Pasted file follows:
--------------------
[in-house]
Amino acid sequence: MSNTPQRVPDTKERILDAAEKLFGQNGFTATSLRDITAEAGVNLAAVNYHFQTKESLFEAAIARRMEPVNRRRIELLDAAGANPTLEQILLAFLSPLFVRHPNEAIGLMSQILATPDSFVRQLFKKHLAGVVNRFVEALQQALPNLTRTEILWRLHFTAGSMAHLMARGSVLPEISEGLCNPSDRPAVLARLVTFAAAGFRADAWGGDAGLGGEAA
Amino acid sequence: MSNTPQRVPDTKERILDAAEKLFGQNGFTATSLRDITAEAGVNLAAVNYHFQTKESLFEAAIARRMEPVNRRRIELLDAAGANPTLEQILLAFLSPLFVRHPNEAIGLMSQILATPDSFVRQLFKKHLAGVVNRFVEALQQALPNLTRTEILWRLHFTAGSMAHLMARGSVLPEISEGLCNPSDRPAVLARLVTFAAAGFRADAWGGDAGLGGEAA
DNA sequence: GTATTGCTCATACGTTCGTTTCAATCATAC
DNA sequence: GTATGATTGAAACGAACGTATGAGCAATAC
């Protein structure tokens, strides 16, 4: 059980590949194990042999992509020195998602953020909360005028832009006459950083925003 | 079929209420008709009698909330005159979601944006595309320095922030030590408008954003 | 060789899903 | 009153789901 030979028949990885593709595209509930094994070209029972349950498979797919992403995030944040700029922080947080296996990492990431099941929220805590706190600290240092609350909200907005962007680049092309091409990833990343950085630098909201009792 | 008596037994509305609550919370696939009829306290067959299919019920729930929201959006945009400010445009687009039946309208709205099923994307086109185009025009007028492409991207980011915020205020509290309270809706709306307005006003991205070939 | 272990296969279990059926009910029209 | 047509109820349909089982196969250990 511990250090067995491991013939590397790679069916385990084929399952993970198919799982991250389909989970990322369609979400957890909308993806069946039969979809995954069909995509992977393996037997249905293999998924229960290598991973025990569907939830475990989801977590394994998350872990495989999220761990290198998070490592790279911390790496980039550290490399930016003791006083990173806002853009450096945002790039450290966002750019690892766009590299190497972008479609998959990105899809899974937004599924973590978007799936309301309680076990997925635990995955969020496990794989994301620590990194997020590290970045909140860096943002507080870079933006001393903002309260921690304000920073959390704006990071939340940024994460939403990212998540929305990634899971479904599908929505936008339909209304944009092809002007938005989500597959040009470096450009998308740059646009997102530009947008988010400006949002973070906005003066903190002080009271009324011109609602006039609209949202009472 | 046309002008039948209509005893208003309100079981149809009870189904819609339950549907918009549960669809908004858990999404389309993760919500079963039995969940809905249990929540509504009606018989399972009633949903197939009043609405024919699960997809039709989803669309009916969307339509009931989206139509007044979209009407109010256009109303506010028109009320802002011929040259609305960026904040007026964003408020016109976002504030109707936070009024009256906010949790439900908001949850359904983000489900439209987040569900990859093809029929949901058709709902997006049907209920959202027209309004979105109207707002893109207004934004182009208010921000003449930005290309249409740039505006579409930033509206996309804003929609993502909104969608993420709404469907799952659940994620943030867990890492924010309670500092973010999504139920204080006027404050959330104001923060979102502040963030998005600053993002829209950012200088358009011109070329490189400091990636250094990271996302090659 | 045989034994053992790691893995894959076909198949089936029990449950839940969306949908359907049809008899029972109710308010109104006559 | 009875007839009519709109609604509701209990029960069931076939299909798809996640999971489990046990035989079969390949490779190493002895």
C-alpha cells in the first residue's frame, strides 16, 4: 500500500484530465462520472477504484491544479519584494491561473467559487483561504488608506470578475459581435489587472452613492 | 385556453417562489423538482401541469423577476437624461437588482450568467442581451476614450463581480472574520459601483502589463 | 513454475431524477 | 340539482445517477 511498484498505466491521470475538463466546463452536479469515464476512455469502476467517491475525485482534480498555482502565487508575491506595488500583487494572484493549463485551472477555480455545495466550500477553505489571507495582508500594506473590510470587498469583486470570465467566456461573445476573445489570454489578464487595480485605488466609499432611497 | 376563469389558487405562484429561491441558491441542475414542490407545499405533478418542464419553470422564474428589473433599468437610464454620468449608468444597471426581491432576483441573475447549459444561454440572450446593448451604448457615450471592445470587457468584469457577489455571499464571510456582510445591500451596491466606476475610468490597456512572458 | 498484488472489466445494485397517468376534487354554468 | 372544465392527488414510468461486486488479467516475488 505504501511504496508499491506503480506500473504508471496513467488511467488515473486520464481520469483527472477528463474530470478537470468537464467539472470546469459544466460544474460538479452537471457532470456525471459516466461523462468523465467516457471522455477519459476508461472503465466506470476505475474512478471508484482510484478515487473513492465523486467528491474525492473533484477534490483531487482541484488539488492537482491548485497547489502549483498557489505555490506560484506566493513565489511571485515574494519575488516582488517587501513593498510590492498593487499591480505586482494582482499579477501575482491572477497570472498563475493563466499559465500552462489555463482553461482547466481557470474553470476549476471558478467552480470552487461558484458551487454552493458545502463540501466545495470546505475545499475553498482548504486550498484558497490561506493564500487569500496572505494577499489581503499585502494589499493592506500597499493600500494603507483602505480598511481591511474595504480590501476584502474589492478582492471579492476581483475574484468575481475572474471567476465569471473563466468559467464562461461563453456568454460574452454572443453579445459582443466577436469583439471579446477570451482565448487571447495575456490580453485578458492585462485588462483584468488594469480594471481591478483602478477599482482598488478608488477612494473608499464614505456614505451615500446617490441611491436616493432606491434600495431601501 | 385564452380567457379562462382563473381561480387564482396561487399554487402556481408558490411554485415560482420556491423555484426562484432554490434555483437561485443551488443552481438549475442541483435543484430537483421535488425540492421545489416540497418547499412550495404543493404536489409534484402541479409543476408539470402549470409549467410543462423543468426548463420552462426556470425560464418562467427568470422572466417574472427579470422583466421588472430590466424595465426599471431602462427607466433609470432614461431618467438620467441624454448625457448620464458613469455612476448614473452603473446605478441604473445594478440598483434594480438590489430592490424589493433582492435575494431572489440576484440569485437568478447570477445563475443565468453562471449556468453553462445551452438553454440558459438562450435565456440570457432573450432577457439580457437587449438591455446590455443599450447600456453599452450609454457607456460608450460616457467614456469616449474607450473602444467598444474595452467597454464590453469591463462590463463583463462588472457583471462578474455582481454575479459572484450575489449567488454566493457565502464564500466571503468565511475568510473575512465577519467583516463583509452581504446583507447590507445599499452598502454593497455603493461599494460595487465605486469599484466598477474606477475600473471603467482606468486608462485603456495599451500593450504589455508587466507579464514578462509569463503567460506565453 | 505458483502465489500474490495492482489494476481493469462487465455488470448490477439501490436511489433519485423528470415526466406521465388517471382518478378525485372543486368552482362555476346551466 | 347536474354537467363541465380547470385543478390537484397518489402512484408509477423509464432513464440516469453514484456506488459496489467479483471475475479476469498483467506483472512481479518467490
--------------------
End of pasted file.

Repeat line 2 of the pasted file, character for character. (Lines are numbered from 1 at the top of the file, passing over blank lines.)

Amino acid sequence: MSNTPQRVPDTKERILDAAEKLFGQNGFTATSLRDITAEAGVNLAAVNYHFQTKESLFEAAIARRMEPVNRRRIELLDAAGANPTLEQILLAFLSPLFVRHPNEAIGLMSQILATPDSFVRQLFKKHLAGVVNRFVEALQQALPNLTRTEILWRLHFTAGSMAHLMARGSVLPEISEGLCNPSDRPAVLARLVTFAAAGFRADAWGGDAGLGGEAA